1. Our analysts at US Africa Command provided data and analysis that led to the interdiction of a vessel engaged in illegal fishing off the coast of the Seychelles. And just last week, after flash flooding in Kenya, the NGOC immediately tasked both exquisite space-based capabilities and commercial sources to support Kenyan situational awareness and operations.
• The moment clouds there lifted, we produced an unclassified imagery product that was based on commercial electro-optical collection.
• Our team at USAFRICOM worked hard to send it immediately to our Defense Attaché, for passage to the Kenyan Director of Military Intelligence.
• Recognizing our speed and value, the Kenyans then prepared a support request package for submission back to NGA.
• And I shot a note to the Secretary of Defense, the Director of National Intelligence, and the Chairman of the Joint Chiefs, attaching the imagery product, so they could see it as well.

2. For US Indo-Pacific Command, we're automating tradecraft to meet the goals of tracking every ship, every day, keeping a free and open Indo-Pacific. NGA is also participating in Tradewinds - which is an experimentation framework for emerging capabilities during the Exercise Valiant Shield 24 timeframe.

3. The NGA team at US Space Command provides the warfighter with world-class GEOINT on both sides of the von Kármán line - 54 nautical miles above sea level - while developing new techniques in the expanding realm of time-dominant space launch and space domain awareness.

4. For US Southern Command, we continue to provide situational awareness regarding the tenuous security conditions in Haiti, and we're planning support for the Multinational Security Support mission preparing to deploy there.
• Even more recently, commercial imagery has been crucial to monitoring southern Brazil, where storms and flooding are causing significant damage.
• Specifically, our NGOC and NGA USSOUTHCOM Team proactively leveraged commercial assets to capture imagery of areas difficult to access by ground or air.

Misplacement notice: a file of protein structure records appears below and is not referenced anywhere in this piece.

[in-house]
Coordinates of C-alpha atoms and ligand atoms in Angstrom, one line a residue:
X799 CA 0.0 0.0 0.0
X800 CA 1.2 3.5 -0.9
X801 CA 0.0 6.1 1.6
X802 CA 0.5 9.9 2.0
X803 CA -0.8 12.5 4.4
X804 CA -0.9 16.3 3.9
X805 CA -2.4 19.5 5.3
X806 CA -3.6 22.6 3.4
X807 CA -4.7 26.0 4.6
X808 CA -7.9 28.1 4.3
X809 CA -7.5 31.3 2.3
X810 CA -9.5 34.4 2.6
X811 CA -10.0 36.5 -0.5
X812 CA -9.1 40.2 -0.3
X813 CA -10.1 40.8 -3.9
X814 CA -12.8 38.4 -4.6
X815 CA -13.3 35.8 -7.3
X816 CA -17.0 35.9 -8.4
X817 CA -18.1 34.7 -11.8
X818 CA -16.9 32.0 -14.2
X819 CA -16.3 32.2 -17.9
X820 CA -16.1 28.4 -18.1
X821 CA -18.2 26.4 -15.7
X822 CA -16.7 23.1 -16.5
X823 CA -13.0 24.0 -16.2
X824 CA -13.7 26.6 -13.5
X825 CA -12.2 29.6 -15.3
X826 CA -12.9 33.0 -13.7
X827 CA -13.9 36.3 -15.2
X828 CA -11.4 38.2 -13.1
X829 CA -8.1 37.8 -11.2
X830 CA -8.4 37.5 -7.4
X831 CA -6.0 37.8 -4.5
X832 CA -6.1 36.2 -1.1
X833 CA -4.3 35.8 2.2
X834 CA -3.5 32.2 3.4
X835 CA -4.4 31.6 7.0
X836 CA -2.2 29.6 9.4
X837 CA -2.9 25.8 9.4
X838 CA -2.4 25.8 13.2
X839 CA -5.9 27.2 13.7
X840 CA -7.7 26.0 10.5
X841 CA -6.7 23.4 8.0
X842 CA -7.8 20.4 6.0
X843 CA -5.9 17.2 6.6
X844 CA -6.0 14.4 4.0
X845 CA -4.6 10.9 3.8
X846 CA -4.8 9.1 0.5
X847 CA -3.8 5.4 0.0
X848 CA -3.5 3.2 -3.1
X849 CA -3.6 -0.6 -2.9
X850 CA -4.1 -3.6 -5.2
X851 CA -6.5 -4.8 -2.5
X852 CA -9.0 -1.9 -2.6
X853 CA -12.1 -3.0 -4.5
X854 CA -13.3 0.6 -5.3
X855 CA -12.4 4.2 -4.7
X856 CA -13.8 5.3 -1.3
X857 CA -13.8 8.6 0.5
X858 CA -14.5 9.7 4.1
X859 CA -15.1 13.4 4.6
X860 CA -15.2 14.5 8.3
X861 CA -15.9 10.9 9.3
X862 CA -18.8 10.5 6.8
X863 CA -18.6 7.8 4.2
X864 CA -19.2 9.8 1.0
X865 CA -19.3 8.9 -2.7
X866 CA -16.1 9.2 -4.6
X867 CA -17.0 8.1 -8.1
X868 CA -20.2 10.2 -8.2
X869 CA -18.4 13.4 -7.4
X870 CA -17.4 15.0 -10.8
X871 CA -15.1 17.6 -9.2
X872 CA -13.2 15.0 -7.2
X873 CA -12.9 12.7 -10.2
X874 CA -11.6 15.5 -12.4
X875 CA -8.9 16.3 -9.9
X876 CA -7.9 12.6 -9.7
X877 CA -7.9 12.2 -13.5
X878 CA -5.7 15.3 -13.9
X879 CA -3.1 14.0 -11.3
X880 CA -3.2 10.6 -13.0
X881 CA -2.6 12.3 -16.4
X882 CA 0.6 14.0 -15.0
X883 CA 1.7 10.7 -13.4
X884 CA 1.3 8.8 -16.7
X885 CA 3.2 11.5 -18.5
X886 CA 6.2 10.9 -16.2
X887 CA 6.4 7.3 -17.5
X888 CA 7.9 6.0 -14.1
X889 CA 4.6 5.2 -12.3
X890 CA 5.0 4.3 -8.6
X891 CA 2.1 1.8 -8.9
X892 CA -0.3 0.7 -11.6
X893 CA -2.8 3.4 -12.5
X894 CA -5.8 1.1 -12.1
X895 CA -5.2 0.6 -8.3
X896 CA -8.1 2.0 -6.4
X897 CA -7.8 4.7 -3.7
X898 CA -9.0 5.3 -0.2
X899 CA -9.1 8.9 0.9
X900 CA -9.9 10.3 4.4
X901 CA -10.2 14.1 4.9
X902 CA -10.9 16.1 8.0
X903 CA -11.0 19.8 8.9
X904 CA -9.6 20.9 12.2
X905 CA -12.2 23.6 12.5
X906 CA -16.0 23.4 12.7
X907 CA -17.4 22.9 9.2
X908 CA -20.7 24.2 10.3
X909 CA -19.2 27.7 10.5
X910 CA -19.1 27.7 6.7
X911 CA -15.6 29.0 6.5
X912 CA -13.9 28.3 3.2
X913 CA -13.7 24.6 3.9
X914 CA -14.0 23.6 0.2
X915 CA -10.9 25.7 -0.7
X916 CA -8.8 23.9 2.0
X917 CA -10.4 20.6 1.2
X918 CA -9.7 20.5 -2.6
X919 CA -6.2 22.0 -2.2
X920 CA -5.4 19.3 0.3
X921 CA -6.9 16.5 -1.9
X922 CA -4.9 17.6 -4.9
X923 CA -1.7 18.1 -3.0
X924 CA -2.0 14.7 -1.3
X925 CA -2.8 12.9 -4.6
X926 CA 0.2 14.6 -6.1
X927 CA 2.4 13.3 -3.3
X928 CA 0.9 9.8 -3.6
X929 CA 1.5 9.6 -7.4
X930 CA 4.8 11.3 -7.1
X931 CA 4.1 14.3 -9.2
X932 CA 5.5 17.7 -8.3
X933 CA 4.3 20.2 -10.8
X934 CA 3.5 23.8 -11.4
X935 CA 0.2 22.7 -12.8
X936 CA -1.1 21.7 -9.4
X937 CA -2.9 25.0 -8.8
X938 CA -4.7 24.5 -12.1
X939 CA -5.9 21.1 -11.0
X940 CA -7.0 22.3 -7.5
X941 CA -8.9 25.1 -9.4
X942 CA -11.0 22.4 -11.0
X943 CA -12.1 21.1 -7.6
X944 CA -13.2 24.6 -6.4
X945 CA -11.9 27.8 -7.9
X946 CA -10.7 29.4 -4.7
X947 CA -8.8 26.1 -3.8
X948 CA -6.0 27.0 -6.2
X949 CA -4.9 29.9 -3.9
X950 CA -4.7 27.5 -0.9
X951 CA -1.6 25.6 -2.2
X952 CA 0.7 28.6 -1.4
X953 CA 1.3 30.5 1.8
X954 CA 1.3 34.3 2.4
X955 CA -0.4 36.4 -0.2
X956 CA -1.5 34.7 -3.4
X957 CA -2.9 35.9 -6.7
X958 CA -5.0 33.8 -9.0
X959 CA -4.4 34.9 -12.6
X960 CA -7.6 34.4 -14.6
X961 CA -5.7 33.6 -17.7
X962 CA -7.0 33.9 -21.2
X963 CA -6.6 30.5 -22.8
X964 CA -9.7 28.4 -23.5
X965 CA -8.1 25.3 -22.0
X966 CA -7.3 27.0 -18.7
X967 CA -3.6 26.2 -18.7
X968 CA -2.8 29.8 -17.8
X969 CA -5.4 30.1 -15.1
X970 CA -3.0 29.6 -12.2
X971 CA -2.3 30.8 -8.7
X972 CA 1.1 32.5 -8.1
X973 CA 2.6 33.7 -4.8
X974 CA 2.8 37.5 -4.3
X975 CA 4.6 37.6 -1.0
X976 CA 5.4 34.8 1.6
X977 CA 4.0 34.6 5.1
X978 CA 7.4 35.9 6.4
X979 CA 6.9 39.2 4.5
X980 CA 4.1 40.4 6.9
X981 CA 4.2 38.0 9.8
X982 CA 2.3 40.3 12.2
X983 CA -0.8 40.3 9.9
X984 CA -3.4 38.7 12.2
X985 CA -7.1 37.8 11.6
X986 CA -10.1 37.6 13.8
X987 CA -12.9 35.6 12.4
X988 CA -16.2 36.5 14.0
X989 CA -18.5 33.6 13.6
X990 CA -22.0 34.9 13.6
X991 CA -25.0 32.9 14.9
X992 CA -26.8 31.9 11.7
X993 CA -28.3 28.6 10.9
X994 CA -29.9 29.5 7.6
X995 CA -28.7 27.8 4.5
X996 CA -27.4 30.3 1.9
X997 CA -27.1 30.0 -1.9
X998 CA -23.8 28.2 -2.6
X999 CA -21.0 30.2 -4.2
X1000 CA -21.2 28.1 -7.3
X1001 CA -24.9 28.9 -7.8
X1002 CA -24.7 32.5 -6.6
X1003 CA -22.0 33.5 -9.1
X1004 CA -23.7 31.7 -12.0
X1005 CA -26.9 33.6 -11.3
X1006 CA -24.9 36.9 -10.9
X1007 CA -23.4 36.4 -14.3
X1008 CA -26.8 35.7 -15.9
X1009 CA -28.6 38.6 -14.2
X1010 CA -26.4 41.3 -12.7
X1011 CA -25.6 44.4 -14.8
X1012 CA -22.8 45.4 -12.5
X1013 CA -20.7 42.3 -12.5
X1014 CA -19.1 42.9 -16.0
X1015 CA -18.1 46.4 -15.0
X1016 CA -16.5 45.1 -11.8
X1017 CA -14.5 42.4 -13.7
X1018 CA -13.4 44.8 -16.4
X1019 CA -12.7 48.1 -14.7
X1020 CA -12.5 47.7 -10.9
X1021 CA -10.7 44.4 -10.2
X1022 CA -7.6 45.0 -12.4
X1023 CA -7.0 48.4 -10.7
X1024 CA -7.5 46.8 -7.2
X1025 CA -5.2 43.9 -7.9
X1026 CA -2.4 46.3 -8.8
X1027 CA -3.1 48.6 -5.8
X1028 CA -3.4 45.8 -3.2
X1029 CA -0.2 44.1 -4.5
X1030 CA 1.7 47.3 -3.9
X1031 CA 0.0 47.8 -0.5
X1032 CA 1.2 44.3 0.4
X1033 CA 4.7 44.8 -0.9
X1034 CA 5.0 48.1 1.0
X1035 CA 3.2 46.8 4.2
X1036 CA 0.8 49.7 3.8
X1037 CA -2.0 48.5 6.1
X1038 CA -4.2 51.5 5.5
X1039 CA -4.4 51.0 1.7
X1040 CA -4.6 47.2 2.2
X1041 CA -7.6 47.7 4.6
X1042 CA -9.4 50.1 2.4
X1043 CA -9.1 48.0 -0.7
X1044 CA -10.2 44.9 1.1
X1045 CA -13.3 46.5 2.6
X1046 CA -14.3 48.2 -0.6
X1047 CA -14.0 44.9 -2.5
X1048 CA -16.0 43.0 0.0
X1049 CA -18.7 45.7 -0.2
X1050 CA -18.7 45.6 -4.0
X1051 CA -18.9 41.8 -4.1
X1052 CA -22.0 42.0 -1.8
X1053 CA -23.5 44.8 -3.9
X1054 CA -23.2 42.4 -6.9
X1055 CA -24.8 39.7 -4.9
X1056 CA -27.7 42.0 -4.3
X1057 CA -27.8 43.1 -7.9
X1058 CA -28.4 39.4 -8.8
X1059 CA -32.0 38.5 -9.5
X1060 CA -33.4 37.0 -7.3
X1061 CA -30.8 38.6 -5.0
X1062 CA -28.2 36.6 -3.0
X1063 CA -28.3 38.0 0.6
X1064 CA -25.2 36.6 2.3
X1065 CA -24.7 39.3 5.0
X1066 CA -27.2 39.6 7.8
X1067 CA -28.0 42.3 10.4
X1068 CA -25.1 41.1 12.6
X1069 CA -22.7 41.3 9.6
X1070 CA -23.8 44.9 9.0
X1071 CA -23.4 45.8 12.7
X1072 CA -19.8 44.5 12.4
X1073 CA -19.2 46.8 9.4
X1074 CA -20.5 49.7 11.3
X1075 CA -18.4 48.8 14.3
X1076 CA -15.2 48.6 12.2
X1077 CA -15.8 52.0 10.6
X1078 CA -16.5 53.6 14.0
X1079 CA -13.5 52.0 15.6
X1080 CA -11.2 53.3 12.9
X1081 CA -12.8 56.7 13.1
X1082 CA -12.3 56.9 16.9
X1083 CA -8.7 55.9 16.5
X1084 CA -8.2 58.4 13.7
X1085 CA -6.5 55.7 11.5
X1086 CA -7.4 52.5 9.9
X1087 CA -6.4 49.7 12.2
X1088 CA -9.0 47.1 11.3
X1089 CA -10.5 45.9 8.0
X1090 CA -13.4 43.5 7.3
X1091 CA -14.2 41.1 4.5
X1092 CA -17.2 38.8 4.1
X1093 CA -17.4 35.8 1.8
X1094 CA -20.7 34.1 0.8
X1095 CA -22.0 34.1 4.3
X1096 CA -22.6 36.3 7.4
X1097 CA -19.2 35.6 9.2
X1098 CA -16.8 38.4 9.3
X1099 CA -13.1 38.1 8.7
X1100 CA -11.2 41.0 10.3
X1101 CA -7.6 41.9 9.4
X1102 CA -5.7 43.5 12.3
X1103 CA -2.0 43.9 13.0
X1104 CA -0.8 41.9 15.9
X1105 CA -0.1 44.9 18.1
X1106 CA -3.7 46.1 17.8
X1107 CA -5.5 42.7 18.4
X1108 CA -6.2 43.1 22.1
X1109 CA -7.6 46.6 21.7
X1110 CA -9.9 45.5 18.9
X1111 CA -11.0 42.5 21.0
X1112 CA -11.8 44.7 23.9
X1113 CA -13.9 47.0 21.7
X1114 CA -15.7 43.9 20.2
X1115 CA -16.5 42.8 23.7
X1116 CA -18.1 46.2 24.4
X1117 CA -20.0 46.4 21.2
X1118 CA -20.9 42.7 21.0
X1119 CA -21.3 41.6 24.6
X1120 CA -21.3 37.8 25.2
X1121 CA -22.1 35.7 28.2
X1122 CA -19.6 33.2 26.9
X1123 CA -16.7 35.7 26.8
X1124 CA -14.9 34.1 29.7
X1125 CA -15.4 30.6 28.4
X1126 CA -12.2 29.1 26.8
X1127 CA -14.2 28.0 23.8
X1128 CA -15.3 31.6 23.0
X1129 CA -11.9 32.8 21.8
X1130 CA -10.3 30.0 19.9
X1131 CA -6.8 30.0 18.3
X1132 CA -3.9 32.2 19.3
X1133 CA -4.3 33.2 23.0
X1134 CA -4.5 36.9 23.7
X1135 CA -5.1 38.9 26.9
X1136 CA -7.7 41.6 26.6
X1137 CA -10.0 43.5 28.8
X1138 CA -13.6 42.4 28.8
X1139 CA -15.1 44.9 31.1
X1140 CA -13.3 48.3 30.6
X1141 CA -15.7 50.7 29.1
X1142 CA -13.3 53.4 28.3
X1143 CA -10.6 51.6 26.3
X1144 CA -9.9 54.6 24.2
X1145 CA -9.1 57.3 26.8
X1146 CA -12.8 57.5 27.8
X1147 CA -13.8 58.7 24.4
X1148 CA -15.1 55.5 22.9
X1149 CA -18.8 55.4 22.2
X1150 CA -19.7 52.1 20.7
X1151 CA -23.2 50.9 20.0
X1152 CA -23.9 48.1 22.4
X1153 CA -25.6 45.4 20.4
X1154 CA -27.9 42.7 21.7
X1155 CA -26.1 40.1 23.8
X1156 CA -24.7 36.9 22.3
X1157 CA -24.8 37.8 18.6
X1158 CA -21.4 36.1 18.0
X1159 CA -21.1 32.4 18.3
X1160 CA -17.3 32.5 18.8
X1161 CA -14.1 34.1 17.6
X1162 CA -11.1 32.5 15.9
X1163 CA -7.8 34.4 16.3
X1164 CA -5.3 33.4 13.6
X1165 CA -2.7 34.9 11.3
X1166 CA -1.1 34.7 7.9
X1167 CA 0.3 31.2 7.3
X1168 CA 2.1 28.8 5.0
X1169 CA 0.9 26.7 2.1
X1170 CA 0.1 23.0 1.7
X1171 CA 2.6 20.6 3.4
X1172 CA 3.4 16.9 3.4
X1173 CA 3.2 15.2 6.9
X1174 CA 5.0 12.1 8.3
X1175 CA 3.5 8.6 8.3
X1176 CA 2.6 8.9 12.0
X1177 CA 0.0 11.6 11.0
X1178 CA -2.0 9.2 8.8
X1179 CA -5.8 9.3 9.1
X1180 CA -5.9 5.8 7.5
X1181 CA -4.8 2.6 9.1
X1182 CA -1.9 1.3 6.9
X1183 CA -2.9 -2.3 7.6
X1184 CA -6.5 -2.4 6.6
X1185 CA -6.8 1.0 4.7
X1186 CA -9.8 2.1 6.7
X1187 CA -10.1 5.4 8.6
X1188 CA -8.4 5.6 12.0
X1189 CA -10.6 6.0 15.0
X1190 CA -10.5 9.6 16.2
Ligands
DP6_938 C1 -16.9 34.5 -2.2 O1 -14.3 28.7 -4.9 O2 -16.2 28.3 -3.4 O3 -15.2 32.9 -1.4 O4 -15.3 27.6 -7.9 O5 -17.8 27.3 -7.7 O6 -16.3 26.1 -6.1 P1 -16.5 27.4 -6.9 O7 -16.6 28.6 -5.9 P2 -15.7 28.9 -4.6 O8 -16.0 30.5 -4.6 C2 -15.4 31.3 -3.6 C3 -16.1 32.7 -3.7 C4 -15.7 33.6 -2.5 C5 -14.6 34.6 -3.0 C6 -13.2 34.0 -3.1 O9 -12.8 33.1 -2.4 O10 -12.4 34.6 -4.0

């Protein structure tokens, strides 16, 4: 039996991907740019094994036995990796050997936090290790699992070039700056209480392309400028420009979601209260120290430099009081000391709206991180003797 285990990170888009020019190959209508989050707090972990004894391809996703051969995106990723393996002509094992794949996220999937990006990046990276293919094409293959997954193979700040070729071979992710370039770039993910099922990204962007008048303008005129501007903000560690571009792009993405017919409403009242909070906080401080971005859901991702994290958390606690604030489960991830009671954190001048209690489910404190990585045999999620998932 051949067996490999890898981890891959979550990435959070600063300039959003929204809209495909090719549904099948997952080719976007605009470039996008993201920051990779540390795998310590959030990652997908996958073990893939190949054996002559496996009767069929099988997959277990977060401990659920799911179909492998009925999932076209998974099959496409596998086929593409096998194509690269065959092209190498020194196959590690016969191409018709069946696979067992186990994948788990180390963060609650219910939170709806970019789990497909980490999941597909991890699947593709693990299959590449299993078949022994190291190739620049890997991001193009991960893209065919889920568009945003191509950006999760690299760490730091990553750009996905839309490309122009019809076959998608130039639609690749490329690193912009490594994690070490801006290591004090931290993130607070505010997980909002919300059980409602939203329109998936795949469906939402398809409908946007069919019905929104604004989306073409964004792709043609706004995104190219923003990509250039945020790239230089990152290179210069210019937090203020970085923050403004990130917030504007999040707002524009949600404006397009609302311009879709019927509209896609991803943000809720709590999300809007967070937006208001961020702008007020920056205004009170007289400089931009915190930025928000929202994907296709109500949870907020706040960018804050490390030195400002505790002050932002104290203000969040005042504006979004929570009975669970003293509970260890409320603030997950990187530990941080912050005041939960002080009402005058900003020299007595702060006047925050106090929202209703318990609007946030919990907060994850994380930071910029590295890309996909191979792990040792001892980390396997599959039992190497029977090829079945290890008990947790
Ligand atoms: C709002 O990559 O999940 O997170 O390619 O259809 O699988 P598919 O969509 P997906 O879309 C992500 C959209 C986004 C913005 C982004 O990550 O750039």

• And commercial collection for panchromatic and multispectral imagery is running daily over the affected area for as long as our analysis and dissemination can provide value in saving lives.

5. Our team supporting US Special Operations Command, has been working with Special Operations Aviators to enable rapid identification of Helicopter Landing Zones and Beach Landing Sites, in support of global contingencies and integrated deterrence reinforcing sensitive activities.

6. At US Strategic Command, our analysts provided more than 27,000 nuclear targeting reports - which are obviously incredibly important.

7. And for US Transportation Command, we exposed the global proliferation of China's Zhenua Port Machinery Company ship-to-shore cranes…to ports that the Defense Department commonly uses for global sustainment.

Besides military and external missions, NGA responds quickly to requests for support to natural disasters and humanitarian crises here at home.

We've been called upon by FEMA to help our own citizens after wildfires and hurricanes.

We stand ready to support the breadth of the US Government with our expertise, whenever it's requested. When the NGOC received reports of the Francis Scott Key Bridge's collapse in the middle of the night, the Watch began an immediate coordination with civil authorities, tasking both commercial and government imaging systems under our domestic disaster authorities.

The NGOC immediately notified our Maritime Safety of Navigation Office, which issued a navigational warning to all commercial and DoD mariners at sea, informing them that the port of Baltimore was closed until further notice. The NGOC also coordinated with other ops centers and organizations across Government that might need GEOINT assistance. We were then ready for follow-on support requests from the designated lead federal agency, the NTSB, as well as interagency components, such as FEMA and the Coast Guard.

When it comes to our people, they always remember that there's a huge difference between delivering a raw image and delivering understanding and context. So our workforce is the instrument that delivers understanding and context to every image that's collected.

They leverage the widest array of GEOINT-related platforms, from seabed to space - and I'll come back to that at the end.

They also utilize the broadest array of GEOINT-related data - to inform military commanders and policy makers.

And let me finish this section by addressing two specific important work roles at the agency.

First, our collection and tasking teams have decades of experience. Thanks to our integration with the Combatant Commands and interagency, they have a deep understanding of operational priorities - and they use that understanding to develop innovative GEOINT collection strategies that leverage every source of GEOINT, regardless of origin.

In the face of multiple crises, these strategists orchestrate collection of thousands of images in these crisis areas, without interfering in the collection of strategic warning sets - not to mention our safety-of-navigation mission. It's a delicate balancing act, and they do it well.

And the second important work role involves our experts in GEOINT policy and foreign disclosure. These hard-chargers work with the Combatant Commands, warfighting headquarters, IC partners, and the interagency writ large - to understand requirements, explore options for adjusting classification, to meet the needs of all of them. That, too, is a delicate balance.